“What is most distressing is the extent to which left-wing bloggers continue to use smear tactics, including trying to portray me as a ‘birther’ and falsely denigrate and accuse Senator-elect Brown of being of that belief,” Hudak said. “Let me make clear that while I don’t agree with everything he does, President Obama is our President and I believe he was born in the United States, and accusations that he was not are unsupported nonsense and non-issues to the business of our country,” Hudak remarked.

Hudak is right — claims that Obama was not born in the United States are indeed “unsupported nonsense.” But in a Web video sent to me by a reader, Hudak refers to Obama as “Barry Soetoro.” Obama was known as Barry Soetoro (his stepfather’s last name) when he attended school in Indonesia. According to Snopes.com, some elements of the birther movement have seized on that fact in the hopes of proving either that Obama was not born in the U.S., or that he gave up his American citizenship at some point.

The video interview, which Hudak did with a woman who calls herself the Ultimate First Amendment Patriot, is devoted to the various stickers Hudak has plastered on his truck. Following a discussion of Thomas Jefferson, Hudak says (around the 2:09 mark):

The way that this is being handled is by the folks in Washington, such as Miss Pelosi, who I quite frankly characterize with a caricature as Porky Pelosi. In this commonwealth of Massachusetts, another gentleman by the name of Mr. Patrick, who I characterize as Tax Patrick on the back, as well as the king honcho, Mr. Obama, who is also known, or not so widely known, as Barry Soetoro. These are the gentlemen and the ladies who are the inspirational leaders for turning America into more of a socialistic country than the American democracy that we are designed and founded on and our traditions.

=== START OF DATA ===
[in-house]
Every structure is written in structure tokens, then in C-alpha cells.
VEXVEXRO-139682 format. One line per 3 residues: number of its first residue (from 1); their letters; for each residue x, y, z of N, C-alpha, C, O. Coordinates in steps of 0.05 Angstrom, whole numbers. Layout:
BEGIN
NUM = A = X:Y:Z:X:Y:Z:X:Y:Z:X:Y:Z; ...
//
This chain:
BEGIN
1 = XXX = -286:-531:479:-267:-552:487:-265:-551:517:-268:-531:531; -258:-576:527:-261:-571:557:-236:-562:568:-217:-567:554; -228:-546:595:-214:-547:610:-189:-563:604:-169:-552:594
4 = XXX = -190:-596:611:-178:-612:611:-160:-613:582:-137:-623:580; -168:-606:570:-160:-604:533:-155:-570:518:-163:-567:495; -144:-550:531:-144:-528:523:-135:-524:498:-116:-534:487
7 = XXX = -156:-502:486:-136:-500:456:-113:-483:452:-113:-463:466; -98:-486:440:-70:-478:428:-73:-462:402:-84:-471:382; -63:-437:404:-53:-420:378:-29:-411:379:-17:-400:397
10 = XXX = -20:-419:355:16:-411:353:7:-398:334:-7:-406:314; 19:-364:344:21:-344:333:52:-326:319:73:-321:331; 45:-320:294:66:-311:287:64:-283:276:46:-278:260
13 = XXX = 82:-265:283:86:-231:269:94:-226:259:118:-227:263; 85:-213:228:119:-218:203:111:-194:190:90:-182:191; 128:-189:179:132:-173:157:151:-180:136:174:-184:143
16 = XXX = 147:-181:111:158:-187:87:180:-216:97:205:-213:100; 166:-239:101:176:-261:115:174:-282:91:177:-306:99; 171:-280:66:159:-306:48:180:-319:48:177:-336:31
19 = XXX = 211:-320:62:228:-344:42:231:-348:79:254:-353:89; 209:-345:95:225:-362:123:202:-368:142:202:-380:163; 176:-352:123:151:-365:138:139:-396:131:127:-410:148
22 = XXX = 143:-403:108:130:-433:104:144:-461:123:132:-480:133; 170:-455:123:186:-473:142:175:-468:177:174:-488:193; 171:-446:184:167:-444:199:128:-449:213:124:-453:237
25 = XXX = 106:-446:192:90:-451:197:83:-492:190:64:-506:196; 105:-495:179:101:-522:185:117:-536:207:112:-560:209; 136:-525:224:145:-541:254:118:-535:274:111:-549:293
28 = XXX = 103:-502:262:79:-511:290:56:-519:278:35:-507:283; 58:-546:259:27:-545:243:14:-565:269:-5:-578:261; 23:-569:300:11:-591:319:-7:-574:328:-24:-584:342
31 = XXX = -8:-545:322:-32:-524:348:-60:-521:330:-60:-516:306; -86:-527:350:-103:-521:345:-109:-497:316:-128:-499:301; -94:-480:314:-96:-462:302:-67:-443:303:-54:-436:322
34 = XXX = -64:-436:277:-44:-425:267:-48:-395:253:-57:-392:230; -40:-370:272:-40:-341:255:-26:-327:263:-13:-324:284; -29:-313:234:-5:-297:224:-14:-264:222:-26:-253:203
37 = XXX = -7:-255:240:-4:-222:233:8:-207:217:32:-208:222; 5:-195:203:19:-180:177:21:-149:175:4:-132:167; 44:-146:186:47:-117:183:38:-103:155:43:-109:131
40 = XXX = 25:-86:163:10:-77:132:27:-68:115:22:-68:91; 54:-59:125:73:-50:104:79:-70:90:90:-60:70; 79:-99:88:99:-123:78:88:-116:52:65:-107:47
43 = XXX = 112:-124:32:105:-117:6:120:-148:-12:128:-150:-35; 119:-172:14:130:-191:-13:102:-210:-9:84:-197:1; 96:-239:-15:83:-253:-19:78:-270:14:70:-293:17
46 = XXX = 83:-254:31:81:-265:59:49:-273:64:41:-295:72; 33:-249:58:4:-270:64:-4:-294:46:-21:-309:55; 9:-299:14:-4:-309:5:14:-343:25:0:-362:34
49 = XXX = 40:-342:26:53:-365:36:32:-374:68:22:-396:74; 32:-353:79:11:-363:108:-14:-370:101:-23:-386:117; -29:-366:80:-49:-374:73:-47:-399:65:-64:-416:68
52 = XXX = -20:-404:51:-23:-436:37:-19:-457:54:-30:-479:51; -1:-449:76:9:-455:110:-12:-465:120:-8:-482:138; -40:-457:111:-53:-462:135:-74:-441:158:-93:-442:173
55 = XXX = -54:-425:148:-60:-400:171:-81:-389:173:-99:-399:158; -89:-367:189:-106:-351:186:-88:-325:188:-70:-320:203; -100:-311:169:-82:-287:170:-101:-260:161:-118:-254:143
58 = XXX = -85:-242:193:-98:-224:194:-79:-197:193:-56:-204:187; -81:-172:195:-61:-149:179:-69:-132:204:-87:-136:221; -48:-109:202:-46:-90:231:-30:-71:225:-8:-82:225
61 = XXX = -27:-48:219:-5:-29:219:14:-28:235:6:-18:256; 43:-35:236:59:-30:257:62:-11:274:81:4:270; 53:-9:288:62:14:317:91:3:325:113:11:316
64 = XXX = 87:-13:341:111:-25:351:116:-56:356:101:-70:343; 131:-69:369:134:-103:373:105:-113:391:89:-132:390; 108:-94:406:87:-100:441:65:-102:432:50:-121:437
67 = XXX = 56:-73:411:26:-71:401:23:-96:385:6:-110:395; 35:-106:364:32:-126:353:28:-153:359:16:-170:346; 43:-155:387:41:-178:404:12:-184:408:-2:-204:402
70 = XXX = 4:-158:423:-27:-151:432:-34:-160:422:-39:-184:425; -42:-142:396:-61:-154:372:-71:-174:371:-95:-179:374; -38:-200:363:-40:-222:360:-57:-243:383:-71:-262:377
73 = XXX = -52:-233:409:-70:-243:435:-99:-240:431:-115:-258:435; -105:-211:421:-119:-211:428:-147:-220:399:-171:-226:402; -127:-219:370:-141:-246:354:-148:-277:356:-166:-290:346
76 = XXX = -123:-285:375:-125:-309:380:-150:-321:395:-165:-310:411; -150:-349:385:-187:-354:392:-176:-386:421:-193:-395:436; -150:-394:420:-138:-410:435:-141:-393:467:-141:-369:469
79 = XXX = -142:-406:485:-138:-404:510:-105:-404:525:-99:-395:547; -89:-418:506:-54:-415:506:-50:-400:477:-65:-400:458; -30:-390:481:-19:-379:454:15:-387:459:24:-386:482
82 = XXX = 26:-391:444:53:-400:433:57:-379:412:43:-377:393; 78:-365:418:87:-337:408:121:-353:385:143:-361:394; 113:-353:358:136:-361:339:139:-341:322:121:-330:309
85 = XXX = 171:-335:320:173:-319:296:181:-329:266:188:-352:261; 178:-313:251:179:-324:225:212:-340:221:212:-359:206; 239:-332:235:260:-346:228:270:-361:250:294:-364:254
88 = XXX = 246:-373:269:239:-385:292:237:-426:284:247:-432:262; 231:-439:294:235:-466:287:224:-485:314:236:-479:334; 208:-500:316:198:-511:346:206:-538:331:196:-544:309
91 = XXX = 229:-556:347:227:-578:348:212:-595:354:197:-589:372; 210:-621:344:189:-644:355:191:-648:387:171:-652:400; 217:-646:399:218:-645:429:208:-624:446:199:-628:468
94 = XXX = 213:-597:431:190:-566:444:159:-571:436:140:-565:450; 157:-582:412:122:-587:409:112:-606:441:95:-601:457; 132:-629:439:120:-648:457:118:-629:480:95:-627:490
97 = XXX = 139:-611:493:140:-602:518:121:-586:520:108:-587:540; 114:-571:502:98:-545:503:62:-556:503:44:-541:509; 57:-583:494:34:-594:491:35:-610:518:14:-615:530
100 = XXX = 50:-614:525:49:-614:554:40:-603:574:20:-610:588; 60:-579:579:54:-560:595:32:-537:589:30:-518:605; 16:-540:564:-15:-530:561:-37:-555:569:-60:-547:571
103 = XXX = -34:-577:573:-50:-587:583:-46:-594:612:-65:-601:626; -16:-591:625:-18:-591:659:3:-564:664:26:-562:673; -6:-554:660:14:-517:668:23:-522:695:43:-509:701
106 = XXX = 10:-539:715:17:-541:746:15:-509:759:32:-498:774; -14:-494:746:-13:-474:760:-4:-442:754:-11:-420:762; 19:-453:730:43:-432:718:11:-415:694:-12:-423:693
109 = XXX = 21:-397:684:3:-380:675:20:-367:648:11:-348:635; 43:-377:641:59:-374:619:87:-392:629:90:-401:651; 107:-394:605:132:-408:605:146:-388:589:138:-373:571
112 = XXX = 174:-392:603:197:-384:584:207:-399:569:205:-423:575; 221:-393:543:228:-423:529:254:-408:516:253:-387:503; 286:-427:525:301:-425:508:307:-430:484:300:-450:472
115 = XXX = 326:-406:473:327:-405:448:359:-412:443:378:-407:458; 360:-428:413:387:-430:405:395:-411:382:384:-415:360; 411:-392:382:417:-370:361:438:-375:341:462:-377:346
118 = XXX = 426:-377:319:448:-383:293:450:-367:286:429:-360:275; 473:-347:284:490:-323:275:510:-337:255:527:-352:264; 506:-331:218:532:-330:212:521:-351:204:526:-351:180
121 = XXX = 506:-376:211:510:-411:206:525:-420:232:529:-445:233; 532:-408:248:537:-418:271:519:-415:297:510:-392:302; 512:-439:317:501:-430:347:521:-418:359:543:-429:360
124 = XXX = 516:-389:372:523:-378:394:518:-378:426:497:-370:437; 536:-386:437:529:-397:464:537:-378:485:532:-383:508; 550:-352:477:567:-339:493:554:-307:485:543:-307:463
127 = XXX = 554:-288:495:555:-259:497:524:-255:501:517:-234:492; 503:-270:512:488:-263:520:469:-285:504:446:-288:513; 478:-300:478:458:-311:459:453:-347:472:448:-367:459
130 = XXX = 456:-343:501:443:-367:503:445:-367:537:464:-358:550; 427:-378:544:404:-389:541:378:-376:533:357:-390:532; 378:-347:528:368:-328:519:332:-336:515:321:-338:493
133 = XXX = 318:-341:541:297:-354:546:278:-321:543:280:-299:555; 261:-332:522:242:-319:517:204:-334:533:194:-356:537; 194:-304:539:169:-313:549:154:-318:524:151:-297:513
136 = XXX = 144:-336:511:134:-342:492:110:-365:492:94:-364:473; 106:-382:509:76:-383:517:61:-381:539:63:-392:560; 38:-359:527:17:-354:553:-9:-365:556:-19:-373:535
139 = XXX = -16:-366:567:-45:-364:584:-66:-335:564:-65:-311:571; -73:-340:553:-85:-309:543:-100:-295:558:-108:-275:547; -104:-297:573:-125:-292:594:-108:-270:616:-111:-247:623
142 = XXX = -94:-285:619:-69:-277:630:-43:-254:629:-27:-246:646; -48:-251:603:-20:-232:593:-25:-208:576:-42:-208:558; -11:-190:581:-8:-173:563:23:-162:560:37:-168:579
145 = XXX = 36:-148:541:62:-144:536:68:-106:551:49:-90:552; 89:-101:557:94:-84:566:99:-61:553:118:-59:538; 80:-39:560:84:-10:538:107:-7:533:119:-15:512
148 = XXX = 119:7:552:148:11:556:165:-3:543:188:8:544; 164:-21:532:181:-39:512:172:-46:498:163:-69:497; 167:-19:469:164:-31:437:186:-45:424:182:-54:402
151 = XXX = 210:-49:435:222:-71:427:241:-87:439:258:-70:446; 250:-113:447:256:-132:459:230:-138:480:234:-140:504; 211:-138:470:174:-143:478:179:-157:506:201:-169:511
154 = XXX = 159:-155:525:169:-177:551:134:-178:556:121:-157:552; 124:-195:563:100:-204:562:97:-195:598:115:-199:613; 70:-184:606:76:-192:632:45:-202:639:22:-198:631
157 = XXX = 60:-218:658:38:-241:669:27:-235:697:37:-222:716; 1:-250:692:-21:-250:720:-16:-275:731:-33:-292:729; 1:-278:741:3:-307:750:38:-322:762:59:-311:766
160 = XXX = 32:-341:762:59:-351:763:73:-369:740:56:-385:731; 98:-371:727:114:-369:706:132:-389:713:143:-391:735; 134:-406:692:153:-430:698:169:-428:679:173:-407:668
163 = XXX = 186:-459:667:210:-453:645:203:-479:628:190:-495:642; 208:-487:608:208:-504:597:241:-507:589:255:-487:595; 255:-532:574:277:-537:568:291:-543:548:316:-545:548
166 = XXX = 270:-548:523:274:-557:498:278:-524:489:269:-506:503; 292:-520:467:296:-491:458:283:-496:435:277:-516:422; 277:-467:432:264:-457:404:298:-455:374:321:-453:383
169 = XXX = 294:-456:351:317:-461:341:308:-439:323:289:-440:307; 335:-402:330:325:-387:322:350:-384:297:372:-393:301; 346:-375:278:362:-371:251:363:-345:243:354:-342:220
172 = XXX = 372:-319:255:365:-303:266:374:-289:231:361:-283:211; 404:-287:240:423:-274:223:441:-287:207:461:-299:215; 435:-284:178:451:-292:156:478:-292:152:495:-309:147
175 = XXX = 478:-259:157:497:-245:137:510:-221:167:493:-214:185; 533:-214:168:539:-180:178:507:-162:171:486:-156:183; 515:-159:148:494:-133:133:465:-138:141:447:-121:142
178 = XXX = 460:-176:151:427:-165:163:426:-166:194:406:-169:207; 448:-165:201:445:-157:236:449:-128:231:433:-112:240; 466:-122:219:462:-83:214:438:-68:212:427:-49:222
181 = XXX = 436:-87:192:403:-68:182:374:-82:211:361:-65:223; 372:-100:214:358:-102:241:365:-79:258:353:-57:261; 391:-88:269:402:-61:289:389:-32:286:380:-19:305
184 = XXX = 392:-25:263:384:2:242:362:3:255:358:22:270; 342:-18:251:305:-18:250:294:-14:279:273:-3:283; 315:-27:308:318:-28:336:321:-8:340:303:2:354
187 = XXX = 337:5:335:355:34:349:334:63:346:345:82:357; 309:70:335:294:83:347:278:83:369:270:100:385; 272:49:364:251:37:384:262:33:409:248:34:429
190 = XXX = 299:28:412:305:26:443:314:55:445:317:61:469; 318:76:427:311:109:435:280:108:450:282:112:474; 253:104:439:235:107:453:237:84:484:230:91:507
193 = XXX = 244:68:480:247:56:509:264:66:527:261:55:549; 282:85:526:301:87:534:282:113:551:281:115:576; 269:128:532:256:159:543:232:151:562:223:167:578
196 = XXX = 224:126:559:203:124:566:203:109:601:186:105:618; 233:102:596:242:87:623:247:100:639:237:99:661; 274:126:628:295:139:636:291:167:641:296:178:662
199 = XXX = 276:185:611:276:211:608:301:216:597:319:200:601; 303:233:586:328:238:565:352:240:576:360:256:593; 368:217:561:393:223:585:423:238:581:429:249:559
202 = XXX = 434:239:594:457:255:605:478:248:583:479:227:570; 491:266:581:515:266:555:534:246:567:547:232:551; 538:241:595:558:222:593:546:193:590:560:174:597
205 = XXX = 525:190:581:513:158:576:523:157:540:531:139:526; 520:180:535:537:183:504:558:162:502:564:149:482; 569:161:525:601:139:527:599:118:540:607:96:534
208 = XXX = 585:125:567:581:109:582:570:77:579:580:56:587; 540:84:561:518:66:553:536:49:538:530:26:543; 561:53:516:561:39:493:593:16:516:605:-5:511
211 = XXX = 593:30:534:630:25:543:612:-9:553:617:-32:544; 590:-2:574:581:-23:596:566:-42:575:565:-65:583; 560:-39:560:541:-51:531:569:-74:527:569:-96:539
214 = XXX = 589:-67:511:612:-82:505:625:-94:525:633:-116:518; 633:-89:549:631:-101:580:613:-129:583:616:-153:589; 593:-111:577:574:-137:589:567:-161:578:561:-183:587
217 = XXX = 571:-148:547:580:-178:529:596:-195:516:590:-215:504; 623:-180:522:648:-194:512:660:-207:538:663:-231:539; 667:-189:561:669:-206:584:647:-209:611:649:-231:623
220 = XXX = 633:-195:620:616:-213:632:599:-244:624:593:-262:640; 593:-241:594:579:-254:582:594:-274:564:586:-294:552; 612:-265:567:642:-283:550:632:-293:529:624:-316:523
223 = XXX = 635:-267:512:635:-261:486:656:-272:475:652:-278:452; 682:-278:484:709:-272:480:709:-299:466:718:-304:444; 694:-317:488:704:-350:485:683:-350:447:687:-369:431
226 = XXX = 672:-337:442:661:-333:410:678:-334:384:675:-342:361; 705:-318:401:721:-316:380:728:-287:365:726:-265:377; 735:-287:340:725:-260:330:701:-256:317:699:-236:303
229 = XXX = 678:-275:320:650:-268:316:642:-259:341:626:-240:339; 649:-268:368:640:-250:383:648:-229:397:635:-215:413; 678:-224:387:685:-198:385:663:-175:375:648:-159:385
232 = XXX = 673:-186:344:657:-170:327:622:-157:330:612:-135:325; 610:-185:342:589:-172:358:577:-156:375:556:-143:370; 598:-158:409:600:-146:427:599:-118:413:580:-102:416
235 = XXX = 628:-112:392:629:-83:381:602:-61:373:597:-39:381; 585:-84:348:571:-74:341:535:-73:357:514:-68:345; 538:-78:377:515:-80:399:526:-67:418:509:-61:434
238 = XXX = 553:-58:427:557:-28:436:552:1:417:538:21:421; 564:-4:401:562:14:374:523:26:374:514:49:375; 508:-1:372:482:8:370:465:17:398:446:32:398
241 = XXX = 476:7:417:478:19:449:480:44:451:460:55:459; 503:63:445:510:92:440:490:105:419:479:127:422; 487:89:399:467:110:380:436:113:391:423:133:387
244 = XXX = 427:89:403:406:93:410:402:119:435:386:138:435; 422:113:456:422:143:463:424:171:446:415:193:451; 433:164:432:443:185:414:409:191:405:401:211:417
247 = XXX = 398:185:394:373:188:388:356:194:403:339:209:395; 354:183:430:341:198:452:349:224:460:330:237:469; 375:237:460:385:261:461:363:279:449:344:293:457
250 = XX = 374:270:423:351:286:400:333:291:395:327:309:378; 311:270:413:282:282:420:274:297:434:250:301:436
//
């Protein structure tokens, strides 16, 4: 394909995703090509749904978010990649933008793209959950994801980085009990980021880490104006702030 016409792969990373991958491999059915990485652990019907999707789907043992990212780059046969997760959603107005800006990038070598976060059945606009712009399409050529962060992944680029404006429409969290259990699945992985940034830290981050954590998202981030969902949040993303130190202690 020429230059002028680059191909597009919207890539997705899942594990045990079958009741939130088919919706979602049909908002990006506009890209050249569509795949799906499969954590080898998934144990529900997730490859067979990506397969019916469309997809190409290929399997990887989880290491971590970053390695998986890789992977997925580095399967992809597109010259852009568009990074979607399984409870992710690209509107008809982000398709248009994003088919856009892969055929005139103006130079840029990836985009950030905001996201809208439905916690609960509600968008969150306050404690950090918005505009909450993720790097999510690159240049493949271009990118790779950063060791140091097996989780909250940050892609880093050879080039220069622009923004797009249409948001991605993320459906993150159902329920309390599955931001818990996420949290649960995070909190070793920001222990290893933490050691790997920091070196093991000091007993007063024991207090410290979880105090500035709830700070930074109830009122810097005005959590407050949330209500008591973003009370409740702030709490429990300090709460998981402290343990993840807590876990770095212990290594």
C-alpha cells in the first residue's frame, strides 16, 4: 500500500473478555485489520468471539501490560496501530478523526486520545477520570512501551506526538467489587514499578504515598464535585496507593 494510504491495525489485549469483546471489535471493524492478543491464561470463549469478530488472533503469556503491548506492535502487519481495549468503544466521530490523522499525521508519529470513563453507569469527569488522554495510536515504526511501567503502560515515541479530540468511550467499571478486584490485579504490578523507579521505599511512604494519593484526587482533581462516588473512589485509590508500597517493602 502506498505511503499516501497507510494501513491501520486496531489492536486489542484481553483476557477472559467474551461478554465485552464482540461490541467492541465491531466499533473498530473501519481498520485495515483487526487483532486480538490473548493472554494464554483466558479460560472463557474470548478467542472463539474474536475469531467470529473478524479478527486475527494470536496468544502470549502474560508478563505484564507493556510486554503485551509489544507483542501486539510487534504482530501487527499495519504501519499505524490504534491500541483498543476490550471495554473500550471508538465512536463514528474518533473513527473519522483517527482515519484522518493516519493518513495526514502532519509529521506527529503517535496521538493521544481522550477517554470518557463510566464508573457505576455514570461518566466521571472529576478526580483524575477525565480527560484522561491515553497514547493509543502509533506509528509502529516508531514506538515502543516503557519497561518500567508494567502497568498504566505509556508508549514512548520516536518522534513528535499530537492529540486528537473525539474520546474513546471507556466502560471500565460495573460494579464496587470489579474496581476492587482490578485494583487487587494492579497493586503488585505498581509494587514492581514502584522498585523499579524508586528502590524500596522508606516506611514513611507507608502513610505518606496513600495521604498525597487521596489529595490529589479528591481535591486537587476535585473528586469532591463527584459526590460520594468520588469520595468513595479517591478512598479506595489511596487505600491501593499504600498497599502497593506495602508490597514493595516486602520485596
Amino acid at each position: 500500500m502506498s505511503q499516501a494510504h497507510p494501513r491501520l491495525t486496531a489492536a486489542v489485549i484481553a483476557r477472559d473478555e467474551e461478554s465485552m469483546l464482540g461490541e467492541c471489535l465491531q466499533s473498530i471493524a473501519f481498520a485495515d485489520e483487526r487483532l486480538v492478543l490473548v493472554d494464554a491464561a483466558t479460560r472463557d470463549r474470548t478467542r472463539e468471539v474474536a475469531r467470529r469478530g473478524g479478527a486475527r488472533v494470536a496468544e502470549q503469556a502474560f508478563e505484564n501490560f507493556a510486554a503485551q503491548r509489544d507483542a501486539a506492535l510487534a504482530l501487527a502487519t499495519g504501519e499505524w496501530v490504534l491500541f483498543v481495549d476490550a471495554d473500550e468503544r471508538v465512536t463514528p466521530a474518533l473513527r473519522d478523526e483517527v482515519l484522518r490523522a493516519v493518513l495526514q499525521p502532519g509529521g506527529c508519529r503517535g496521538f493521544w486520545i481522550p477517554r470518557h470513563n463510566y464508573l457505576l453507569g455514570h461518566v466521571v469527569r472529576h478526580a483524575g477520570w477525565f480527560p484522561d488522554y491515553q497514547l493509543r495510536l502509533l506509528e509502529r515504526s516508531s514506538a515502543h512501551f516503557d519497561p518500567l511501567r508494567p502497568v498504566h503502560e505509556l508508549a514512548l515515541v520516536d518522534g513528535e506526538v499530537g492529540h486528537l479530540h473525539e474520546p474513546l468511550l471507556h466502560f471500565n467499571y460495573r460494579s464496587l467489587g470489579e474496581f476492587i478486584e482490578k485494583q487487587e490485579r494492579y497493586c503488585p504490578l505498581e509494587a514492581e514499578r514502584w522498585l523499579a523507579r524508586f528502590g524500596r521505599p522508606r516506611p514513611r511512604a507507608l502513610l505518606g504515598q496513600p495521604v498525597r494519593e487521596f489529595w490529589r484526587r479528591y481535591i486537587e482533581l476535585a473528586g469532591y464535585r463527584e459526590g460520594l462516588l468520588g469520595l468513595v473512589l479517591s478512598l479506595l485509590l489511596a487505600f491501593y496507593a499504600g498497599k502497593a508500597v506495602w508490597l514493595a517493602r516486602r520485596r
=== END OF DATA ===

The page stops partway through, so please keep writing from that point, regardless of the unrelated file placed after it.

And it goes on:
Toward the end of the video, we are treated to some shots of his truck, including his “NOBAMA” license plate and a huge message on the back that plays on Obama’s name with “One Big Ass Mistake America.”

Recall, too, that before yesterday, the only two newspapers that had ever reported Hudak believed Obama was not a native-born American were the Tri-Town Transcript and the Salem News. Editors at both papers have told Media Nation that Hudak never sought a correction.

Finally, a clarification. I’ve been a little hazy on the sequence by which the Transcript and the News first reported that Hudak held birther views, and that he’d put up a sign in his yard depicting Obama as Osama bin Laden.

As I have noted, the Transcript reported it first, in November 2008. But Nelson Benton’s column in the Salem News came nearly a year later, in September 2009. The reason the Transcript did not identify Hudak as a congressional candidate is that he was not running at that point. Hudak announced his candidacy in August 2009.

Good for speech, bad for democracy?

My heart is telling me one thing and my head another following the U.S. Supreme Court’s decision to remove political-speech restrictions on corporations and, by implication, labor unions.

On the one hand, I had been looking forward to this. I am close to being a First Amendment absolutist, and I gag instinctively at the idea that any form of political speech should be restricted, theories about corporate personhood aside.

On the other hand, we know what’s going to happen, don’t we? It’s bad enough that Congress can’t get health care right thanks to the doleful effects of corporate lobbying. And I do wonder why the Court had to overturn restrictions on corporations that extended back a century.